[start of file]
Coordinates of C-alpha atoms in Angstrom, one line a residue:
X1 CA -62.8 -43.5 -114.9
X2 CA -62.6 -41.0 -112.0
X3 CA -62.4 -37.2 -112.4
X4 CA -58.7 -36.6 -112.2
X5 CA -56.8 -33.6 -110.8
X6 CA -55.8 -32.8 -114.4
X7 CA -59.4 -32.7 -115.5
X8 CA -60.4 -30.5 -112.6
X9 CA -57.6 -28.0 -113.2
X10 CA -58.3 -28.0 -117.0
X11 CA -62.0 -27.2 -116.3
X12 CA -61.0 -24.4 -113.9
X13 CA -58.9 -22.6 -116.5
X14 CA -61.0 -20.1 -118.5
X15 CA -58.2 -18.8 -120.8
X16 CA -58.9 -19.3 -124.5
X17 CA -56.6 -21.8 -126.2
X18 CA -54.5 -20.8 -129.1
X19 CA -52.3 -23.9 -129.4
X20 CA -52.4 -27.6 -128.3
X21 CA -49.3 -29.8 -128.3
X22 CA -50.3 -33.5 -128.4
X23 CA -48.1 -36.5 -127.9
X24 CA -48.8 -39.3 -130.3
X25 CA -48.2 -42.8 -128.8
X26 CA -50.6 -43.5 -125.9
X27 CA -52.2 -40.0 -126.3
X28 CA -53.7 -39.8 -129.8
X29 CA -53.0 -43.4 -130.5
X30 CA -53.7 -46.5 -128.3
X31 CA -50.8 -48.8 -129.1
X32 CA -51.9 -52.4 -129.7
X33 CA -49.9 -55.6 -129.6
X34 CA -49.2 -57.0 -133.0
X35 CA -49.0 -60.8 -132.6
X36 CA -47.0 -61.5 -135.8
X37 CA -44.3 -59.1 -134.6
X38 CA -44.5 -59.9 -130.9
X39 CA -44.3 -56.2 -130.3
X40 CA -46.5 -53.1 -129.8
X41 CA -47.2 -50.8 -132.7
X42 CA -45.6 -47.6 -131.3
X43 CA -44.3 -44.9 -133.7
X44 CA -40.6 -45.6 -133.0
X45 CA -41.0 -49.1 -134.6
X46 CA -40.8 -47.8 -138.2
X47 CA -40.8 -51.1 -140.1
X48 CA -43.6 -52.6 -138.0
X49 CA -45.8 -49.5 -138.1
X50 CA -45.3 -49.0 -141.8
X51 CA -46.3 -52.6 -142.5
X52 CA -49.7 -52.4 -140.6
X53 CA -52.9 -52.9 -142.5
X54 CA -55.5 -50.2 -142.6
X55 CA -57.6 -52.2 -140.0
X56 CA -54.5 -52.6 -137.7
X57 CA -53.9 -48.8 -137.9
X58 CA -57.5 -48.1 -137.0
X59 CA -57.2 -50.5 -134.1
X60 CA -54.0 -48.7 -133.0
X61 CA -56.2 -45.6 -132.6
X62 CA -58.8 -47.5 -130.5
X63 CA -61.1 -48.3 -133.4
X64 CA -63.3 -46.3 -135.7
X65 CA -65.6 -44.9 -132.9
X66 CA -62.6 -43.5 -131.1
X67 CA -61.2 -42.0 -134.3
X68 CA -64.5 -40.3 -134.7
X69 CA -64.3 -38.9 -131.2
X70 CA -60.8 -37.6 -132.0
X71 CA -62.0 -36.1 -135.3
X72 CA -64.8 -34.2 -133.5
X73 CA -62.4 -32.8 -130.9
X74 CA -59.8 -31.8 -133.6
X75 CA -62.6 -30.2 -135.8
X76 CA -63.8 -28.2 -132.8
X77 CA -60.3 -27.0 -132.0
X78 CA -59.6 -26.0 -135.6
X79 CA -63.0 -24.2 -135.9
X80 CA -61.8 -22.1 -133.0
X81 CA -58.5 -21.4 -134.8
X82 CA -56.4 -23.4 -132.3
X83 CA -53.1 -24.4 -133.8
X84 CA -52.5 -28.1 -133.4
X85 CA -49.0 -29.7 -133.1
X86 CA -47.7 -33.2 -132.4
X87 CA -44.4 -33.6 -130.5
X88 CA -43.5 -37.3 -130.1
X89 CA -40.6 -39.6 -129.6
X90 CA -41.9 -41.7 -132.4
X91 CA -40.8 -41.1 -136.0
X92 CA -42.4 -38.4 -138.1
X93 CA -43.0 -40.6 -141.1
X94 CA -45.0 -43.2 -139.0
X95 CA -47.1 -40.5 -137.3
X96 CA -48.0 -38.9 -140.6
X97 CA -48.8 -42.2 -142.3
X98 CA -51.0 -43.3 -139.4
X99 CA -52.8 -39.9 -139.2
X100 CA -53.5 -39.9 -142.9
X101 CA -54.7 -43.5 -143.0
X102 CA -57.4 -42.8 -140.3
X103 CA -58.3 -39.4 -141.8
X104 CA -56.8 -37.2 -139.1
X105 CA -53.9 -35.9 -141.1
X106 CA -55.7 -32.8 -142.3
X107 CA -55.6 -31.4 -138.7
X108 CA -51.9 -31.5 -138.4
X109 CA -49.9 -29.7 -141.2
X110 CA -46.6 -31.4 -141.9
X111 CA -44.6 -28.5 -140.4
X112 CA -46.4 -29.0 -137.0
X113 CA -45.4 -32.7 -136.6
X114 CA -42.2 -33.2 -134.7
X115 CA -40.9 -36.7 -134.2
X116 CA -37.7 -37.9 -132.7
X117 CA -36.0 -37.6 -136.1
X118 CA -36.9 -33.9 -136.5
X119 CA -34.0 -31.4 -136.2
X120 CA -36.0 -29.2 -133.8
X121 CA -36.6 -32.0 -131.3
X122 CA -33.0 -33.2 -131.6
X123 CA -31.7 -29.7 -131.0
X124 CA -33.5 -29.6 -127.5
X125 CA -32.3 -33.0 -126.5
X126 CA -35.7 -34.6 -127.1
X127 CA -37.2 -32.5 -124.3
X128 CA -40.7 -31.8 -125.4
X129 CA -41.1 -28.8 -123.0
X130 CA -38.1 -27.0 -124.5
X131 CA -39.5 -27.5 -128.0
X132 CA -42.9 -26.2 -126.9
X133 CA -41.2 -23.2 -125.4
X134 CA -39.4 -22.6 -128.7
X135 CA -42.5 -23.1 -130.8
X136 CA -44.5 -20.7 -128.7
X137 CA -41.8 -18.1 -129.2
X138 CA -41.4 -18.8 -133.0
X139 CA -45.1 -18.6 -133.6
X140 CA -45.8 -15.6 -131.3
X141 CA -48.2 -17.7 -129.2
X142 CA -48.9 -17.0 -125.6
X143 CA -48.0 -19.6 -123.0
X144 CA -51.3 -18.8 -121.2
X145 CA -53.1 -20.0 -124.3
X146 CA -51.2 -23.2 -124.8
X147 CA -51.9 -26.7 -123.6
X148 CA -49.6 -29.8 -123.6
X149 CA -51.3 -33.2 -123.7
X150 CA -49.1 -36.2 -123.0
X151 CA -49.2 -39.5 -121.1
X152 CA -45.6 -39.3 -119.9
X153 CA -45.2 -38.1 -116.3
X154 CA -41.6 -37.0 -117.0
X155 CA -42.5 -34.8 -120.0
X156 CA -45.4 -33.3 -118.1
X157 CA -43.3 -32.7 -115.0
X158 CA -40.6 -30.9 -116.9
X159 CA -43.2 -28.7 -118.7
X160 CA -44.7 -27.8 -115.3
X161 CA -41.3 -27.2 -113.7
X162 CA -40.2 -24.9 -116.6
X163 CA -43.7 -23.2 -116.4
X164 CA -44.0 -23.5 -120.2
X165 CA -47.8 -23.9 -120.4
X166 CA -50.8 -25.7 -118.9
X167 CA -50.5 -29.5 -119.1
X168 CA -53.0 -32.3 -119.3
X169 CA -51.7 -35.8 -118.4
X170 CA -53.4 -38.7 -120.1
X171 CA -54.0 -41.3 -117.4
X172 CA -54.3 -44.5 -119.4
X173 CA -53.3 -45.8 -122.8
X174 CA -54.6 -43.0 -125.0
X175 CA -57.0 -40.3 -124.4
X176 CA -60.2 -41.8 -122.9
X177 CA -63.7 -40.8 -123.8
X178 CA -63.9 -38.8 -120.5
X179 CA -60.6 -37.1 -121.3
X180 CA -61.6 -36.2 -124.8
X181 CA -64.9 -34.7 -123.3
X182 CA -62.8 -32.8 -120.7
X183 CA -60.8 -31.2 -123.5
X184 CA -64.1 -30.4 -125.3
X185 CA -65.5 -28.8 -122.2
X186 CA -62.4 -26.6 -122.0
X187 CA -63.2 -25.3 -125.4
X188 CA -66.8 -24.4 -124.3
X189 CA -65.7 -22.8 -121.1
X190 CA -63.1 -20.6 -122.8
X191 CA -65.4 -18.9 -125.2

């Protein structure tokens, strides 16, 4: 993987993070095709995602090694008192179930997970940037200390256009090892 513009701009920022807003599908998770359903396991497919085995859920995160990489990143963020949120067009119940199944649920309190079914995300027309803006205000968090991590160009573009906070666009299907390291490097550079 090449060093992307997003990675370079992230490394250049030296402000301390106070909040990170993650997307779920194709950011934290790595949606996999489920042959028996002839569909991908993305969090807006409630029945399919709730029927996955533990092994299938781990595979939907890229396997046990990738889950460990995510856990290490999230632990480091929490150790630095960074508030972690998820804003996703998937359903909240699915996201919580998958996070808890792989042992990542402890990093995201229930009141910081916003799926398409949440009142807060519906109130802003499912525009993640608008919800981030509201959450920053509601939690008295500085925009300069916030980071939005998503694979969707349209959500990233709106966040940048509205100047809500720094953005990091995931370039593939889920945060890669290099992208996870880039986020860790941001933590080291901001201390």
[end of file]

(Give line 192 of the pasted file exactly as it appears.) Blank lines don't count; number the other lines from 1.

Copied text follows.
X191 CA -65.4 -18.9 -125.2